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Jun
23
awarded  Commentator
Jun
23
comment Are older mathematics textbooks still “valid”?
@HagenvonEitzen That last one is still true, though.
Sep
24
awarded  Autobiographer
Jun
10
comment 'Obvious' theorems that are actually false
@MJD Of the failure case, I meant.
Jun
9
comment 'Obvious' theorems that are actually false
Should it be assumed that "point" means "region on the dart board such that the area is 0" (or perhaps "0-dimensional region on the dart board", though the property would hold true for a 1-dimensional line as well), which would not necessarily coincide with the layman's definition of "point"?
Jun
9
comment 'Obvious' theorems that are actually false
What about higher-dimensional "edges"? (e.g. for $n=8$, there are no shared $(n-1)$-cubes, but what about $(n-2)$-cubes and so forth?) Or does the failure of the conjecture for $n>7$ imply that edges need not be shared either?
Jun
9
comment 'Obvious' theorems that are actually false
Would the logic equivalent be "This statement is false"?
Jan
31
comment Is conditional probability also probability?
@nomen Leaving aside Zado's (correct) comment, any (real, complex, or imaginary) number can be considered a ratio of itself out of 1. It's just that such treatment normally has no meaning on its own except as an intermediate step in an operation.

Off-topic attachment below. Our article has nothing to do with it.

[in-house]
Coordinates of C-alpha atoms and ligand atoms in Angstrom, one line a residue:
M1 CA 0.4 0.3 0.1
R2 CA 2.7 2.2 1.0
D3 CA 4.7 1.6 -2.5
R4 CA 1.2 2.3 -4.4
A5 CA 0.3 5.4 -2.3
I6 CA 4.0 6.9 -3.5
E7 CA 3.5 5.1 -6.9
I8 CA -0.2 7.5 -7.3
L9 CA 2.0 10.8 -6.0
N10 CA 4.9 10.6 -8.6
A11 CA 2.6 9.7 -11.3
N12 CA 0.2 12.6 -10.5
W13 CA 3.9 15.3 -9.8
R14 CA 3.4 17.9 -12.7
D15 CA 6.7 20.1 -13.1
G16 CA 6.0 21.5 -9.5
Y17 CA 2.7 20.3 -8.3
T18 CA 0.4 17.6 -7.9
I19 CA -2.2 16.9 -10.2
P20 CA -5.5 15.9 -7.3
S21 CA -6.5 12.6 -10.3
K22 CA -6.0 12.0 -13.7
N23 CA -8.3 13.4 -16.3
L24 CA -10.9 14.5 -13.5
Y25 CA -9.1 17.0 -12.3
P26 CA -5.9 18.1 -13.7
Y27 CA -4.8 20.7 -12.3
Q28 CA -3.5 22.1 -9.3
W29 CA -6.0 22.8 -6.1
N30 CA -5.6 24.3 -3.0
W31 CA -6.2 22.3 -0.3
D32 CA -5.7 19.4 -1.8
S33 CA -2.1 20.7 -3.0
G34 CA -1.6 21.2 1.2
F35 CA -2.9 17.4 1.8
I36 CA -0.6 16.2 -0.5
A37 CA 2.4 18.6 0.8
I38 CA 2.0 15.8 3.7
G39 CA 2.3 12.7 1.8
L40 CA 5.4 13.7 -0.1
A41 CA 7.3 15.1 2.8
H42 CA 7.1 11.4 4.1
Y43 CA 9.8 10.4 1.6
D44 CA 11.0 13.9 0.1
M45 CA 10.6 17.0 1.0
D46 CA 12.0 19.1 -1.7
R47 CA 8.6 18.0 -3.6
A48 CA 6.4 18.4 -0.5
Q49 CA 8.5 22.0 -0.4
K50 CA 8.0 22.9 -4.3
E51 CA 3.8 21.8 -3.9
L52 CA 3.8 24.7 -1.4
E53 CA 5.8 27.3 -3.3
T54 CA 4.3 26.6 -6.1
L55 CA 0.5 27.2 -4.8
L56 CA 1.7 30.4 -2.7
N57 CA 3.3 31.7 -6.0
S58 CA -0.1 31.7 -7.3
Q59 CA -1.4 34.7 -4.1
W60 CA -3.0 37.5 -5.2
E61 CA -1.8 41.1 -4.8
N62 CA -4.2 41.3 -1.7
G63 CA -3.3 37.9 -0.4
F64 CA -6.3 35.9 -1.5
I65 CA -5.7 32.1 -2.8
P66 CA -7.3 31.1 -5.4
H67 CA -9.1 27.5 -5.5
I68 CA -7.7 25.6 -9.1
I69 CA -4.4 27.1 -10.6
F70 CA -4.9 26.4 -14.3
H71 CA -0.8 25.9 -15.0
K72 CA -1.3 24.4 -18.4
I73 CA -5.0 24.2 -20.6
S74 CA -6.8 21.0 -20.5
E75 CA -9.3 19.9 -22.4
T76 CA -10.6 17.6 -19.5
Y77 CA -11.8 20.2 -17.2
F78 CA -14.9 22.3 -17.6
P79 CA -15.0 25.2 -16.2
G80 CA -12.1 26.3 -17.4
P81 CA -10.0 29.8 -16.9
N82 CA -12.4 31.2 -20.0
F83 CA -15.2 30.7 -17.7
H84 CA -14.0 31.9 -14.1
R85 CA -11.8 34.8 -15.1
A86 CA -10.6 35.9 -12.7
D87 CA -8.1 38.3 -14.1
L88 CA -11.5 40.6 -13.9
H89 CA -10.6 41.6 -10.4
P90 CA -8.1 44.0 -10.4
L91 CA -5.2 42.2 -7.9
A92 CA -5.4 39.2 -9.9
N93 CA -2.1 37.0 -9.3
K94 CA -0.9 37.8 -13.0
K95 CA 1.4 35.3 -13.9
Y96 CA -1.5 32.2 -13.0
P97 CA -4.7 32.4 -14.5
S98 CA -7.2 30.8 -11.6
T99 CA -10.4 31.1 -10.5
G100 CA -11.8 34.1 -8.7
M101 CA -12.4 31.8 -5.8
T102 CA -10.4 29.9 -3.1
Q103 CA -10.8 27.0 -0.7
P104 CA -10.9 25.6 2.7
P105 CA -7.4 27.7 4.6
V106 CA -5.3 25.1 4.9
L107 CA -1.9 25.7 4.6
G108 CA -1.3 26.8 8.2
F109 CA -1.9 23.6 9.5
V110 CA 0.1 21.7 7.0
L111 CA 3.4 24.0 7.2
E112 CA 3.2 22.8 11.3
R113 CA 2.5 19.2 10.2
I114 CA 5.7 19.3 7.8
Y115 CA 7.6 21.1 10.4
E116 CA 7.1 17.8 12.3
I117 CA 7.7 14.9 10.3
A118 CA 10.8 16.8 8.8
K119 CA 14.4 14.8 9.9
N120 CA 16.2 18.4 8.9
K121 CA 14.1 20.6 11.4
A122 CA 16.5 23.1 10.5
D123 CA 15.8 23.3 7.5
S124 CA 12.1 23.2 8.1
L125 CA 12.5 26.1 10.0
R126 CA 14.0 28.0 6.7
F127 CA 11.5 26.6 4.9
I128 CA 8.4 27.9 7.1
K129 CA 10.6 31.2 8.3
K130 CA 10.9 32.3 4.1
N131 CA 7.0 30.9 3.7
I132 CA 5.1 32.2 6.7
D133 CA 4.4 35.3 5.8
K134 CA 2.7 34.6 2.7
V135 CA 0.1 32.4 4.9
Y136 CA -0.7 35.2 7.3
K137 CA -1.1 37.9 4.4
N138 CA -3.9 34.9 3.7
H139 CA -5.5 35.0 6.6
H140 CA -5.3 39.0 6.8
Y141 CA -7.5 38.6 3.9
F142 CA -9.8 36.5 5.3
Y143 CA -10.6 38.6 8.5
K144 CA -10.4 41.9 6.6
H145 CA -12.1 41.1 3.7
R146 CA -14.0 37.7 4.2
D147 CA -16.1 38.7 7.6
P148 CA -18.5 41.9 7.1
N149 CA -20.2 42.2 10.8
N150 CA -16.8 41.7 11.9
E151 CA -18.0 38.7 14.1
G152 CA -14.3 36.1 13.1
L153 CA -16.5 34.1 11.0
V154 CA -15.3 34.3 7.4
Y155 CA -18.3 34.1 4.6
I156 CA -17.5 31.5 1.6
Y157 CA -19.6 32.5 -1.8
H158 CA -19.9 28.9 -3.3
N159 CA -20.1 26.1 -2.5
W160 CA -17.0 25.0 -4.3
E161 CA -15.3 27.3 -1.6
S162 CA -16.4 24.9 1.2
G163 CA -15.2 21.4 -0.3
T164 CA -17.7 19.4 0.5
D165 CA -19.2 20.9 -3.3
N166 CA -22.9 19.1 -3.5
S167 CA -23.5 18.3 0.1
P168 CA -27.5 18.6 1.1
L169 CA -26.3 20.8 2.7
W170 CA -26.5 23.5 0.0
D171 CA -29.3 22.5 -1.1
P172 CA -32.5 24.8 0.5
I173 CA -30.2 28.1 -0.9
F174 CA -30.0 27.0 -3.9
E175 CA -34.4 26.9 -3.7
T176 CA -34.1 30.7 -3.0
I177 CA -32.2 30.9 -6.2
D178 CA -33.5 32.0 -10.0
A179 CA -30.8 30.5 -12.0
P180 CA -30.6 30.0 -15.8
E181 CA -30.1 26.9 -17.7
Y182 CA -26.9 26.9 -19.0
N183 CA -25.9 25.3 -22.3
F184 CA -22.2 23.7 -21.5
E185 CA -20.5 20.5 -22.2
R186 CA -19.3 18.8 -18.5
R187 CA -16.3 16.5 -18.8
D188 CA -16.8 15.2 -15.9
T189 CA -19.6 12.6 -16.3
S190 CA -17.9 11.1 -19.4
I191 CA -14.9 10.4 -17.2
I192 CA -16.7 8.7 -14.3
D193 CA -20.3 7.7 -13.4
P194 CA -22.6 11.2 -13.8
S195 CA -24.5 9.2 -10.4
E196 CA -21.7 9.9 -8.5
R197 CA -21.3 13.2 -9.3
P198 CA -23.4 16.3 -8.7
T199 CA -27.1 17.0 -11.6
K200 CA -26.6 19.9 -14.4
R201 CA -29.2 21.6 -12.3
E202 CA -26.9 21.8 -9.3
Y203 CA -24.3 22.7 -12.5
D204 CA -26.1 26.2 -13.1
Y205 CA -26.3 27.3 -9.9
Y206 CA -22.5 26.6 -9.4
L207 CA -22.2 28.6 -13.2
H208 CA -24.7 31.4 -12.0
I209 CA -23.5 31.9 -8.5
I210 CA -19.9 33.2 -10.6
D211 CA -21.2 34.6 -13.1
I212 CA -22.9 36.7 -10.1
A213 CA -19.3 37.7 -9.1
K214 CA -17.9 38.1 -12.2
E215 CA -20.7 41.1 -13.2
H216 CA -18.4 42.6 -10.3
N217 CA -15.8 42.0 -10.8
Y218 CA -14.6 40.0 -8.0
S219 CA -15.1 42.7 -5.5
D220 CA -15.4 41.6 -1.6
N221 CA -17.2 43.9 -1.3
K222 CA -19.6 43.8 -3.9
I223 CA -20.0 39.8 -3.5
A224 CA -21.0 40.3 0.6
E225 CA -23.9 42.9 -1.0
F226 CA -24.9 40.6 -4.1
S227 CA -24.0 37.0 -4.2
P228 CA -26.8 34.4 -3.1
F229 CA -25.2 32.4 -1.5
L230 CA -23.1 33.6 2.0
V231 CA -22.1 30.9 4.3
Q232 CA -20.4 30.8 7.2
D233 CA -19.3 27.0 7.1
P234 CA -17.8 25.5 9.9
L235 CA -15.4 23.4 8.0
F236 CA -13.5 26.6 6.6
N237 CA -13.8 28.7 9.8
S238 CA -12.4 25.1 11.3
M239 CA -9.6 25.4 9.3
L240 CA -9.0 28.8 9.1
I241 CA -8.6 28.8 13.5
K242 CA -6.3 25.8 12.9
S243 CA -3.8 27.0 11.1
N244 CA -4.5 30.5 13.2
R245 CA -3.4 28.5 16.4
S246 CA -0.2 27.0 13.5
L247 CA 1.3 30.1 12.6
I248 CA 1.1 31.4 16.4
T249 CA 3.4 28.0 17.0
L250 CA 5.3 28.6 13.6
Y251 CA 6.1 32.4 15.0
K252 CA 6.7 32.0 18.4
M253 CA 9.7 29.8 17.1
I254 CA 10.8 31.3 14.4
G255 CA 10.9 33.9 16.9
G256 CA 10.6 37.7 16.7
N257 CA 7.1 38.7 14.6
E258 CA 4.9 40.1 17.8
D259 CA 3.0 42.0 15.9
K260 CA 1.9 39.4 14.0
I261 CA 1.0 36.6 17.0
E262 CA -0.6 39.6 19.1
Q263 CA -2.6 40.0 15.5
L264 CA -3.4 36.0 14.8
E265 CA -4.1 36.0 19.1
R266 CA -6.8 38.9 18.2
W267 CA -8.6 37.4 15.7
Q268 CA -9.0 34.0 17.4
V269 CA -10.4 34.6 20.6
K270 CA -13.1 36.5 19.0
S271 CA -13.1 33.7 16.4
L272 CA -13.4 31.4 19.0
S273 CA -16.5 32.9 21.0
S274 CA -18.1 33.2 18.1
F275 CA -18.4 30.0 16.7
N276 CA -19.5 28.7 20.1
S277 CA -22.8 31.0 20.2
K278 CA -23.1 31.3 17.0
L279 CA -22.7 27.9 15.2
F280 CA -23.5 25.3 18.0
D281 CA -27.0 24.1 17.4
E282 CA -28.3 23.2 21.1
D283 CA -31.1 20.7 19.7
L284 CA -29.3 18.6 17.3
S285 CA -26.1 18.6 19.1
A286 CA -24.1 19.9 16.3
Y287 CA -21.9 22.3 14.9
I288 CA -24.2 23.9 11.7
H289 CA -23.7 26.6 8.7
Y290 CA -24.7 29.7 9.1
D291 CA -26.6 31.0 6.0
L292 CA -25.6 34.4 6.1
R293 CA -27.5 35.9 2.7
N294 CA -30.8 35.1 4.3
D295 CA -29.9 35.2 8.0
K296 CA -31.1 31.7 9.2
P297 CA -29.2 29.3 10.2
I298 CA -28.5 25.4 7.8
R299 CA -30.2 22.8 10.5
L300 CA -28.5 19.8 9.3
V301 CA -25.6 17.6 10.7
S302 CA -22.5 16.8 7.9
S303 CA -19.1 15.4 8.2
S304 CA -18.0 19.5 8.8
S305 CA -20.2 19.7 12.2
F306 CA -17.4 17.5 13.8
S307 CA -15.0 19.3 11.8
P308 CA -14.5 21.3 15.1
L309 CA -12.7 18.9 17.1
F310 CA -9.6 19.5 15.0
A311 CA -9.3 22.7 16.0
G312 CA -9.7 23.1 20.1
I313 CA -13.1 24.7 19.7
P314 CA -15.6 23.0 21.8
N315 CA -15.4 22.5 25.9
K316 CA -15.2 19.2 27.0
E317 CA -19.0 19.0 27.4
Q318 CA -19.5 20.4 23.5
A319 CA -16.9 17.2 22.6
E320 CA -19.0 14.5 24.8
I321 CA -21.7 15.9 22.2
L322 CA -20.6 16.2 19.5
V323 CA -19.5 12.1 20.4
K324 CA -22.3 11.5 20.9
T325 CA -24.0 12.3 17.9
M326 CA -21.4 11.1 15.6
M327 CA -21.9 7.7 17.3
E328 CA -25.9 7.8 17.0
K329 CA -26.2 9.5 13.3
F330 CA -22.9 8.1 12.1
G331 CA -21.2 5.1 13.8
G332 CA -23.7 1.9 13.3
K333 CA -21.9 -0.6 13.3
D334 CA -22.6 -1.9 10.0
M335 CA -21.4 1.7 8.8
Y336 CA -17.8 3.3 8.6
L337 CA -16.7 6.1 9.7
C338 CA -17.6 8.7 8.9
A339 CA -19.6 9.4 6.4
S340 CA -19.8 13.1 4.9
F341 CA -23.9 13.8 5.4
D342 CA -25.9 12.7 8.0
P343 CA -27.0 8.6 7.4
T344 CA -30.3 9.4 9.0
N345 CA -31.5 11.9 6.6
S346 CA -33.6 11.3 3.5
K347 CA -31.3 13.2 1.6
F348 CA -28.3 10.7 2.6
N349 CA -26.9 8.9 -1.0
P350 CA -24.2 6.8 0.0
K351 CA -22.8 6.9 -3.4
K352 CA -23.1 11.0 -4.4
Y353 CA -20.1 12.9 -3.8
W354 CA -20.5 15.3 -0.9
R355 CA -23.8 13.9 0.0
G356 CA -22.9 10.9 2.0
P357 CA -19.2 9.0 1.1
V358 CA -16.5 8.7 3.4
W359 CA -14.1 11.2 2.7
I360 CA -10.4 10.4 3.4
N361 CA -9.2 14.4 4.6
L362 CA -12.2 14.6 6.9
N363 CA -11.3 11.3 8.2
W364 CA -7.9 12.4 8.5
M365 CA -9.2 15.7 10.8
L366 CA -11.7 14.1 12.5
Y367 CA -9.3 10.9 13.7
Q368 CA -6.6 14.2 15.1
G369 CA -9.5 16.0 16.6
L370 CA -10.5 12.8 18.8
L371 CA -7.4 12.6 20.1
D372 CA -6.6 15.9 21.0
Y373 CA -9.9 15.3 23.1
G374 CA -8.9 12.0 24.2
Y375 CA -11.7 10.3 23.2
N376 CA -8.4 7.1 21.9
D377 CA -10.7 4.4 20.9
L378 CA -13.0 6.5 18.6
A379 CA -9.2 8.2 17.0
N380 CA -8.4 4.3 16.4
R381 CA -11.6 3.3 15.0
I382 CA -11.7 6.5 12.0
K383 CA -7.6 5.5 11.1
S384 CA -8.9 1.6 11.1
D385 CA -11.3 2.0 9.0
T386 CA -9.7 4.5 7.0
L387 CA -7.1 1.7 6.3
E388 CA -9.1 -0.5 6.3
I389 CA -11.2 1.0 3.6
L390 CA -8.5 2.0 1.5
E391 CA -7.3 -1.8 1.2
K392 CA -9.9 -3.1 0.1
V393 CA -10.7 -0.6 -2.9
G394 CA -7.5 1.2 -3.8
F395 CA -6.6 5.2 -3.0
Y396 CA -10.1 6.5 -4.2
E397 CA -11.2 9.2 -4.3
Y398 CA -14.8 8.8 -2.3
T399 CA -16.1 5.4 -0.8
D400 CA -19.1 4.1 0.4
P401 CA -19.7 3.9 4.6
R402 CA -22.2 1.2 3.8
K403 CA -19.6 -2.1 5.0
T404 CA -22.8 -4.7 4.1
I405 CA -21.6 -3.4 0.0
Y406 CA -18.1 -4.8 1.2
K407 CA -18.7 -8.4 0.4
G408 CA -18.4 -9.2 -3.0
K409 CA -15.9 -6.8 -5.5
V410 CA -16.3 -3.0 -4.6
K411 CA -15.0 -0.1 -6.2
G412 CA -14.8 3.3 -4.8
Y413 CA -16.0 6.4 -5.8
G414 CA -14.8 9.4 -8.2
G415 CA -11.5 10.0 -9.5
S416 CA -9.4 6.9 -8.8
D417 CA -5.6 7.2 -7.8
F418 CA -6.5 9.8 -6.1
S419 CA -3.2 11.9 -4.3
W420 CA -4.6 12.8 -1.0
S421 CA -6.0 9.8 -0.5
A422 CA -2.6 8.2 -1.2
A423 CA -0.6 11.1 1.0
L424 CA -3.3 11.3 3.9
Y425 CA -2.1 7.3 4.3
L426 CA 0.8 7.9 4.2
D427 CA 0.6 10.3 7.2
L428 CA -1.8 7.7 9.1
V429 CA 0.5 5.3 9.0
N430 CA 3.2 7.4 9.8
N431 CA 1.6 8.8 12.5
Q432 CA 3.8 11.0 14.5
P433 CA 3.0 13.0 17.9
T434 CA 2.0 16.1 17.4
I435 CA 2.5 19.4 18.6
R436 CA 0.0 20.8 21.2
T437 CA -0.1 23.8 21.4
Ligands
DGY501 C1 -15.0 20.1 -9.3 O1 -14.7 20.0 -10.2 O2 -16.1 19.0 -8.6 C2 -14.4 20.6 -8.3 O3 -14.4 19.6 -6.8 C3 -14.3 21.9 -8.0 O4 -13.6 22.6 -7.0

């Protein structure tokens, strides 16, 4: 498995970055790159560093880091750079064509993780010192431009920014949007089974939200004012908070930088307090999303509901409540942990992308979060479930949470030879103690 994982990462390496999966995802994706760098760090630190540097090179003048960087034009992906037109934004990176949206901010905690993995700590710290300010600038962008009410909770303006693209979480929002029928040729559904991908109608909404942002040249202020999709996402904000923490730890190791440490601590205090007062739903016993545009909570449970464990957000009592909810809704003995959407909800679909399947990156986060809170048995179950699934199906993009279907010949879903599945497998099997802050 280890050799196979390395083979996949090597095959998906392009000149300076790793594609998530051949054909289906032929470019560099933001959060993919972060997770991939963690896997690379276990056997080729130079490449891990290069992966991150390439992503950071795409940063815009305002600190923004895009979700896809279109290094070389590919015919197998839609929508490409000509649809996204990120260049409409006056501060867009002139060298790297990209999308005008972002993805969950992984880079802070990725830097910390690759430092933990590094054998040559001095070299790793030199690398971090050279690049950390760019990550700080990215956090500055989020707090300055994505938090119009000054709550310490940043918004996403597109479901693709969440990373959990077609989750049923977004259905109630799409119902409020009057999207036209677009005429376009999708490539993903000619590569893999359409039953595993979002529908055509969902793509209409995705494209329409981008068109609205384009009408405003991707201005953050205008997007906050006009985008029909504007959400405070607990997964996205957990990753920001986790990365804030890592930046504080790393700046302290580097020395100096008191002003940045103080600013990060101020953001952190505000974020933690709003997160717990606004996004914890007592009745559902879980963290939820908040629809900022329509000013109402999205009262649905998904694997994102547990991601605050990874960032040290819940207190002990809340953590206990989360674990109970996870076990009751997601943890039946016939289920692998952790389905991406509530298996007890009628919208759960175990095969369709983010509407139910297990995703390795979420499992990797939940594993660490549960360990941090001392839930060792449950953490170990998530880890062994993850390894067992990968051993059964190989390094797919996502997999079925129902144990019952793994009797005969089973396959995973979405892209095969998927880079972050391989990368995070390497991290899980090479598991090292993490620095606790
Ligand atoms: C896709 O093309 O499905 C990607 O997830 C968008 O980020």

Jan
31
comment Is conditional probability also probability?
@smwikipedia To elaborate on Goos' comment, % is (usually) read as "percent", or more clearly, "per cent", where cent = 100. Thus, it defines an implicit ratio, in this case 80 out of 100 (which of course simplifies to the 4 out of 5 Goos mentions). In short, $P(X) = (100 * P(X))\%$.
Jan
17
comment Why do logarithms produce such difficult problems
As an extension, the reason the integer 2 (as opposed to a non-integer real value) is an exact solution is that this is a case of the more general equation $\log_{a}\left(x+u\right)=1-\log_{b}\left(x-v\right)$ where $x-v=1$ and $x+u=a$, which reduces the problem to $\log_{a}\left(a\right)=1-\log_{b}\left(1\right)$, $1=1-0$, $1=1$.
Jan
14
comment Splitting a sandwich and not feeling deceived
@user1729 Engineering students, not graduated engineers. It'd be their final design project.
Jan
14
comment Splitting a sandwich and not feeling deceived
@user1729 Engineering students would design the machine to ensure accurate proportioning to start with, you'd only need one button to start the machine (and to stop it, for safety reasons).
Jun
25
awarded  Informed
May
30
awarded  Supporter